Friday night at Tawes Recital Hall, a program titled "Opera and Dance of Japan" offered fascinating snapshots of the country's compartmentalized musical culture: Western-style opera and traditional, unchanging dance -- neither of which influences the other.
The only thing stranger than Western opera in Japanese is the idea of a traditional Japanese dance society in Riverdale, where dancer and choreographer Graceanne Adamo runs an troupe called Kotobuki Kai, the presenter of Friday's program. Kotobuki Kai is an American outpost of Japan's thriving preservation movement, devoted to keeping the ancient songs and dances in their correct and authentic forms -- unblemished by Western influences.
Yoko Harada King choreographed and danced two pieces, "Paradise" and "Seasons of Love," which also featured Adamo. King moved with formality and grandeur appropriate to the classical dances, but in both, Adamo's more forceful, controlled and unmannered performing style stole the show.
Scenes from Ikuma Dan's "Yuzuru/The Twilight Heron" -- an operatic fairy tale whose popularity has remained undiminished since it was composed in 1962 -- exhibited formidable Western influence. Japanese opera composed in Italian-derived musical idioms sounds odd to Western ears, because opera is so dependent on language and speech nuances. The gritty passion of "Heron's" verismo, halfheartedly staged by Yasuhiro Miura, clashes violently with the folk tale's timeless suspended reality. Hitomi and Yasuhiro Miura had few troubles with their vocal parts. But they wavered between the story's fantasy elements and its direct emotionalism. As a result, their stage work seemed unfocused.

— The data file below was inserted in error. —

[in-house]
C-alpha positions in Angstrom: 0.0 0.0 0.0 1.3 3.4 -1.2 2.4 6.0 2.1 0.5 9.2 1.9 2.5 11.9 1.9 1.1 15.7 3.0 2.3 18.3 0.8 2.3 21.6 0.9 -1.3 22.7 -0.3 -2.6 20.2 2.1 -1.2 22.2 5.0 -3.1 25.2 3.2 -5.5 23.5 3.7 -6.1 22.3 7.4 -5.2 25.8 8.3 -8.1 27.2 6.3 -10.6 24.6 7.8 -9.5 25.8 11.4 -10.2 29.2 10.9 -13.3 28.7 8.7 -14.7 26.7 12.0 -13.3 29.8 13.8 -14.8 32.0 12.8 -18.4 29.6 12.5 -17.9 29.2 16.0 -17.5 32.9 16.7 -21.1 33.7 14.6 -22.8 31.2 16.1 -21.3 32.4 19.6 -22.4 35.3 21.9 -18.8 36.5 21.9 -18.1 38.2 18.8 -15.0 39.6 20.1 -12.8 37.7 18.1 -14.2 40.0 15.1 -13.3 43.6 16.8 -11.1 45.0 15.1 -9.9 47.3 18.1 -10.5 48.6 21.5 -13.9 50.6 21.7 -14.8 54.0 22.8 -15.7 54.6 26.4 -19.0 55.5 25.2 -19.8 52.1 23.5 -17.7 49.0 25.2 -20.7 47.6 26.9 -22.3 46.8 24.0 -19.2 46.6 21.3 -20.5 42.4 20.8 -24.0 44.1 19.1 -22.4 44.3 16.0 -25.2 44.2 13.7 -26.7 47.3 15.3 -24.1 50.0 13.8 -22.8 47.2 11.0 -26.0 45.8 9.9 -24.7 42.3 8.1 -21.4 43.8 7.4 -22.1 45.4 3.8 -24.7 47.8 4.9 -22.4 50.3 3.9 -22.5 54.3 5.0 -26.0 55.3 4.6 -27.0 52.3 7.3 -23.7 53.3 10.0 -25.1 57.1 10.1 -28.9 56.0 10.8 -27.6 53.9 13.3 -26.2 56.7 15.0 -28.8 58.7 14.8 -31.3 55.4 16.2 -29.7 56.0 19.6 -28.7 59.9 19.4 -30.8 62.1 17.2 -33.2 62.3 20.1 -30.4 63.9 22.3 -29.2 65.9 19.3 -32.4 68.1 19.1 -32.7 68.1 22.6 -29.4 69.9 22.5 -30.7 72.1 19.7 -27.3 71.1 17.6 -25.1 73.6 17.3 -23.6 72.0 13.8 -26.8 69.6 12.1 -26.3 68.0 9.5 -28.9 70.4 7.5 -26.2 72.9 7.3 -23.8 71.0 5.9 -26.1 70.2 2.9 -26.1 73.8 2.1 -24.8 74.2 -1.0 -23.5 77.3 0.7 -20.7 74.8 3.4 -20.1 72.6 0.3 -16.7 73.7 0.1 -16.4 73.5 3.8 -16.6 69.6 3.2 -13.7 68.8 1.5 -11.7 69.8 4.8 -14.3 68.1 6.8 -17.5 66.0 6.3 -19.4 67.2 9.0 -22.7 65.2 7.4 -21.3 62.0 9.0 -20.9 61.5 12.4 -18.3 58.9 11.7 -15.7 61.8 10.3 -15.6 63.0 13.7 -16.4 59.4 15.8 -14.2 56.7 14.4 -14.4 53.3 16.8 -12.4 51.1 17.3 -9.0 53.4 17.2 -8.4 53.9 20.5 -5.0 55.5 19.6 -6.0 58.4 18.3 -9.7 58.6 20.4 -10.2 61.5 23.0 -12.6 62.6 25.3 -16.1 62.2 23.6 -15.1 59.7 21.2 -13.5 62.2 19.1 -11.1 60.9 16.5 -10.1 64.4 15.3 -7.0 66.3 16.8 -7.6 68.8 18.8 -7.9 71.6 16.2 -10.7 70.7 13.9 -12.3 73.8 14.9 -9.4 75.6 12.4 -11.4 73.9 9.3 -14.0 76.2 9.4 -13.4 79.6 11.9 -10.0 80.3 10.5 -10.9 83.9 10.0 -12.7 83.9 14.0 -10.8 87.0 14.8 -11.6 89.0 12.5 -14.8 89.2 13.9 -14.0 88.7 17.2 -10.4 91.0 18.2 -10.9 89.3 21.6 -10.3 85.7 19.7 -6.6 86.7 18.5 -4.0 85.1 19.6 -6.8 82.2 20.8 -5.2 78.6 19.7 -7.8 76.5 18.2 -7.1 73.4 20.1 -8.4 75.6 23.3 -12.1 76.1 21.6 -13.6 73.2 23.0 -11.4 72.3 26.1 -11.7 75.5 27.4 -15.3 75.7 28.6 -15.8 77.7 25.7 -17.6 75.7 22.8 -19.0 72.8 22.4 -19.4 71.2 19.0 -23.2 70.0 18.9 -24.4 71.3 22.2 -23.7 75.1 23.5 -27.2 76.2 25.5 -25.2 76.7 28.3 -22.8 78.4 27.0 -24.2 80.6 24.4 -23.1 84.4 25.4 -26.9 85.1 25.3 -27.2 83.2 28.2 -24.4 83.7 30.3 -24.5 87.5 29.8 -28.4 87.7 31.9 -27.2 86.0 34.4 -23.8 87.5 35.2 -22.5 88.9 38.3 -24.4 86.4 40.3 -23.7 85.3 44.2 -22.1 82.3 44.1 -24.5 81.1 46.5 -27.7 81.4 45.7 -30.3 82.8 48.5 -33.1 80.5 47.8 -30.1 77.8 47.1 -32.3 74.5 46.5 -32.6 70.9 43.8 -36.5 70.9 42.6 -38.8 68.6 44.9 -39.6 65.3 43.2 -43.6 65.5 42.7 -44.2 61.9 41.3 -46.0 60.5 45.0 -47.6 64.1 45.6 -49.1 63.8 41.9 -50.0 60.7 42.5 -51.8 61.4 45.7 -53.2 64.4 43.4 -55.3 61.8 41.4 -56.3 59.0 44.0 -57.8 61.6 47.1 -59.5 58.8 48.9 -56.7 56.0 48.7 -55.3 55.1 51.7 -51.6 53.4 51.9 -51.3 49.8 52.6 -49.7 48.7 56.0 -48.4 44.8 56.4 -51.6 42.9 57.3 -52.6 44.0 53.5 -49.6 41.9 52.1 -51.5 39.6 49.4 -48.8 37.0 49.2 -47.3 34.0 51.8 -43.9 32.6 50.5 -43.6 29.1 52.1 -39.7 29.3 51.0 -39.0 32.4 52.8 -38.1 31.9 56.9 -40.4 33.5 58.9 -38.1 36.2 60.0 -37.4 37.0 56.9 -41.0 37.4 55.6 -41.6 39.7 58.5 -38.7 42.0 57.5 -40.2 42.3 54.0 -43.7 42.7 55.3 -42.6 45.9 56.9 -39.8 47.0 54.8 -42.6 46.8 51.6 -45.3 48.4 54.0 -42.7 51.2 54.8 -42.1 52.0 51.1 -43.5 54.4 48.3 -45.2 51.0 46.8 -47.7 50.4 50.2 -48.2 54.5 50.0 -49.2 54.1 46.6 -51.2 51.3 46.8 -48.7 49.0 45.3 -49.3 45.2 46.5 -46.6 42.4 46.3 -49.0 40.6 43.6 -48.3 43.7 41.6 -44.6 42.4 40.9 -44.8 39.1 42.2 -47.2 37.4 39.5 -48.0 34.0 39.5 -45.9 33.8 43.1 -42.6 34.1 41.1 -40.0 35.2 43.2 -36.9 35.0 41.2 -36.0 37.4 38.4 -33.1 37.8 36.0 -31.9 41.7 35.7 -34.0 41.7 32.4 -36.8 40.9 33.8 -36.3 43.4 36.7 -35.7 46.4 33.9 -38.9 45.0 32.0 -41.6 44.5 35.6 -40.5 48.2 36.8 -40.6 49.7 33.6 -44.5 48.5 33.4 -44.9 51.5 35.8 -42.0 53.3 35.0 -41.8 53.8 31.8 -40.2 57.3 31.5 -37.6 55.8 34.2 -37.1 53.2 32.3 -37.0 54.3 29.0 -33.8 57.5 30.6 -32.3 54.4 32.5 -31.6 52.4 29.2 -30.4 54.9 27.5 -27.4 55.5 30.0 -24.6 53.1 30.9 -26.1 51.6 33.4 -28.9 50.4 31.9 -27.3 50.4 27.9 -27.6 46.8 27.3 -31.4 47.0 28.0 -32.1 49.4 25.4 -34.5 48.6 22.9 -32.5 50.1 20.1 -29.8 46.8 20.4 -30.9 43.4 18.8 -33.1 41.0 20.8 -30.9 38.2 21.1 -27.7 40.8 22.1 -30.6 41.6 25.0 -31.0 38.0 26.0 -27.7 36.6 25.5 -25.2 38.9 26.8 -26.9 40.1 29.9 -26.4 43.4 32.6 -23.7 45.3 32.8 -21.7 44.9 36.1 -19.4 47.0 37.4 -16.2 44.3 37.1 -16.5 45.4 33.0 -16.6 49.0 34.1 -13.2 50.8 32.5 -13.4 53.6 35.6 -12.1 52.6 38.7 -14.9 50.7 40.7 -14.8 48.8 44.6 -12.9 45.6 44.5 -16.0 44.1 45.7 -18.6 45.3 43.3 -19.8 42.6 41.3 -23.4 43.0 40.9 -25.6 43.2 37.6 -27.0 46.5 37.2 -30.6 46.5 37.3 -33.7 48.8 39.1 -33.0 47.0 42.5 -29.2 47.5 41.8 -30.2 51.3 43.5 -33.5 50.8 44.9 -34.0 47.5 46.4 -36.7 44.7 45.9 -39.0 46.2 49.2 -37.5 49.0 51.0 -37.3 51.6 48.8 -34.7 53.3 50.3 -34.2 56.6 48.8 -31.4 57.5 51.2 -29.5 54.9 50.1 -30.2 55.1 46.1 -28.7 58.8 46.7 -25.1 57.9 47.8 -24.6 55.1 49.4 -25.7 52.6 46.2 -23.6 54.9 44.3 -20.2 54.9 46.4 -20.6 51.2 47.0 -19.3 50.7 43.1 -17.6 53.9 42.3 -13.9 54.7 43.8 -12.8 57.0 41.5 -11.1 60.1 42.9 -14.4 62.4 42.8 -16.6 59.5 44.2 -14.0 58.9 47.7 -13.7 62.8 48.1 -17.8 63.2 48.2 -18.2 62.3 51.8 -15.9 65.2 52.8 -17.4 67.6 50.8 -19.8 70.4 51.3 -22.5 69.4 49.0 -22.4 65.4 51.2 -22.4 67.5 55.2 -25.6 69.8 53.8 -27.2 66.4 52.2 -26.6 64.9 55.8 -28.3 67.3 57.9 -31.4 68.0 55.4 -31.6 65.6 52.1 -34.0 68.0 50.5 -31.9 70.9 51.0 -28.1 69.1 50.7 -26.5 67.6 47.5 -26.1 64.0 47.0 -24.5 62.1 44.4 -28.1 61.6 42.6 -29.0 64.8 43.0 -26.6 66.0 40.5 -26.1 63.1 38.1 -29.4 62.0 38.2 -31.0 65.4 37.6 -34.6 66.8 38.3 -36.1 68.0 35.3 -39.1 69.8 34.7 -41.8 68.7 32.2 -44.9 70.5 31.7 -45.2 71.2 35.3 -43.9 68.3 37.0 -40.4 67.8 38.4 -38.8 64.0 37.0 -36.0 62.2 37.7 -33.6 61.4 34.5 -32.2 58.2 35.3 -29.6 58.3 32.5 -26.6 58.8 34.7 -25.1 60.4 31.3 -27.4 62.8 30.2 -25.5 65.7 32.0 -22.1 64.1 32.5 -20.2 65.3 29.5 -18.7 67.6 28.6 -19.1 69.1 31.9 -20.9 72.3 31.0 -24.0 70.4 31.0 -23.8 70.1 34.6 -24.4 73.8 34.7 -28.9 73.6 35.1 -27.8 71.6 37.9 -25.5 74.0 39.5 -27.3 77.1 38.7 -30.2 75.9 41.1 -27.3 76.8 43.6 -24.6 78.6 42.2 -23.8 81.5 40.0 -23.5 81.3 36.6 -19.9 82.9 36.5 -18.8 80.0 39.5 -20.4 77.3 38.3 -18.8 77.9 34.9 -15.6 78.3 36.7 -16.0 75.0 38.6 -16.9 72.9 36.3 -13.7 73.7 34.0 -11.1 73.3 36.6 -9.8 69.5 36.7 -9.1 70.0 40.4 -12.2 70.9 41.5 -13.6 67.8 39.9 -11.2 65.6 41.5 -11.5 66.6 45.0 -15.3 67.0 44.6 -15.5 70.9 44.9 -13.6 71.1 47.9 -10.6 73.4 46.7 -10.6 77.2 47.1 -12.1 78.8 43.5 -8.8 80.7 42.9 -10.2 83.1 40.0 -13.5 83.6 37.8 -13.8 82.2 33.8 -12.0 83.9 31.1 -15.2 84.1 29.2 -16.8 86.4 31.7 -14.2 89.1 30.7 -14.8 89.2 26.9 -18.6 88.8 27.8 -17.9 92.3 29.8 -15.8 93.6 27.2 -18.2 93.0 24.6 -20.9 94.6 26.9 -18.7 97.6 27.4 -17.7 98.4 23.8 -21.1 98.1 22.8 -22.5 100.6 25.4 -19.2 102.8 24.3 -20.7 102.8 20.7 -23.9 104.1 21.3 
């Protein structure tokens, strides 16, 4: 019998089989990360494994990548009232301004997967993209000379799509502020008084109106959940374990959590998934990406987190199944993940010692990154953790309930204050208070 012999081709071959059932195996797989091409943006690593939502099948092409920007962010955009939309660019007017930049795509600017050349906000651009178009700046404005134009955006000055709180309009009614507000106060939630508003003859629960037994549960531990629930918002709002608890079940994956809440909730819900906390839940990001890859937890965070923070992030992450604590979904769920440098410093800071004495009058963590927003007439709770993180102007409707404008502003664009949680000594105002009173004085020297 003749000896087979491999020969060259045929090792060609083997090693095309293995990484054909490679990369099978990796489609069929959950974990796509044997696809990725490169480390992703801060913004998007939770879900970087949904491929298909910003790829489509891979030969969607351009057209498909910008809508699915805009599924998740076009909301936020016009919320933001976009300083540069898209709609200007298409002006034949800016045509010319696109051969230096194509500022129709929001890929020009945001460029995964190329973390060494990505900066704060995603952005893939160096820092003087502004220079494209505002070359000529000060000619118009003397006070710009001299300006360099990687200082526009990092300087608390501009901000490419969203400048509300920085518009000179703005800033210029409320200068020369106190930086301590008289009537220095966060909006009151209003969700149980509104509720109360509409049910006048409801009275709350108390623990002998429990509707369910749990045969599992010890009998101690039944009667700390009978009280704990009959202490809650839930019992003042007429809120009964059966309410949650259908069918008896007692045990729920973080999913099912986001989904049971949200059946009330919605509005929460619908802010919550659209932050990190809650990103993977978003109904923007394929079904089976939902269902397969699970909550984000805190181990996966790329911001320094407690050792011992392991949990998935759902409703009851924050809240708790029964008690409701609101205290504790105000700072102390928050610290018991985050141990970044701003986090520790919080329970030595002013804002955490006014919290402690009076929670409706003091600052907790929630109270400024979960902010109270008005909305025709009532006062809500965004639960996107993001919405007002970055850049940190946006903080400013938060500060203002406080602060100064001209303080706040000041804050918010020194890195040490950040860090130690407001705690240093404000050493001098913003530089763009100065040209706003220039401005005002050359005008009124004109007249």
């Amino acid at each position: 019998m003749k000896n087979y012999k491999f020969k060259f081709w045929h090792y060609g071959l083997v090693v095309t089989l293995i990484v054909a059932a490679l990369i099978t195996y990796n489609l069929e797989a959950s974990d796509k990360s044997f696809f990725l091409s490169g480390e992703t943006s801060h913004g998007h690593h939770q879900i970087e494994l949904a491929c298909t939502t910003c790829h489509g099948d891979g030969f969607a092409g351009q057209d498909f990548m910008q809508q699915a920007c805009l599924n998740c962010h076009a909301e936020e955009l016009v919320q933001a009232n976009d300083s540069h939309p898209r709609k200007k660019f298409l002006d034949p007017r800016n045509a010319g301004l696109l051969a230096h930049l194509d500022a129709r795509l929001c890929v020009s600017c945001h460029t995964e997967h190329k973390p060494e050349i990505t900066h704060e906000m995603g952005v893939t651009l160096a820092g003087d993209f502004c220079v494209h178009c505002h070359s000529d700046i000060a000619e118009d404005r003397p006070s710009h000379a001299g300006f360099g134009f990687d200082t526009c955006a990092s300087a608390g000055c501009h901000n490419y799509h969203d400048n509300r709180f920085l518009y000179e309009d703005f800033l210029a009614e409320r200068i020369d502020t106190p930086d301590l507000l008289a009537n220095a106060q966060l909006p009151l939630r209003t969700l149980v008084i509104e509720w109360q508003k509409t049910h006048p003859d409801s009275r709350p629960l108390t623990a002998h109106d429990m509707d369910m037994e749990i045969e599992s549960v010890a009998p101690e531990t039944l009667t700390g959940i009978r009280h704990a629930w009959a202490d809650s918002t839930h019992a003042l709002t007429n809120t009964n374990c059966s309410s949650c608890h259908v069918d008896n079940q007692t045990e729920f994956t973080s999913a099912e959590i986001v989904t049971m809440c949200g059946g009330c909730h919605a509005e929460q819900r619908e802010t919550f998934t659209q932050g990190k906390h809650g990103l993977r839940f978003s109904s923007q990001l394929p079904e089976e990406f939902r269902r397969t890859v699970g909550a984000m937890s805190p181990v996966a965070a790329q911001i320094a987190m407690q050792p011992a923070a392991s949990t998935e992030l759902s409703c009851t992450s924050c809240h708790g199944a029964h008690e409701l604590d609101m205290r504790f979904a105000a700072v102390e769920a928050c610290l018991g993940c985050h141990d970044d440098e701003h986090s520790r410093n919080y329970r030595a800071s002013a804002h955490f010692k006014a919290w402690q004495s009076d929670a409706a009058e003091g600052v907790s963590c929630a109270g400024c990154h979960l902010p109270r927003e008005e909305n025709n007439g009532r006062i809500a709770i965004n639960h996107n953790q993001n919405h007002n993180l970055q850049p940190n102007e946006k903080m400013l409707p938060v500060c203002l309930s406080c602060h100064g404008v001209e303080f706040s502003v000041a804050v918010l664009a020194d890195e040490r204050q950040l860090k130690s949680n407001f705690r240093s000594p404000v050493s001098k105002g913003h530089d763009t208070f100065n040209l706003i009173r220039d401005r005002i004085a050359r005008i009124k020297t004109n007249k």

The music, a competently rendered pastiche of thickly harmonized pentatonic melodies a` la Ravel, Puccini and Menotti, did not come across well in the piano score, performed by Yoshinori Hosaka. A piano emphasizes too much of the Ravelian about this music. There is no shortage of student musical talent at the University of Maryland -- why didn't it occur to the presenters to put together a small student orchestra?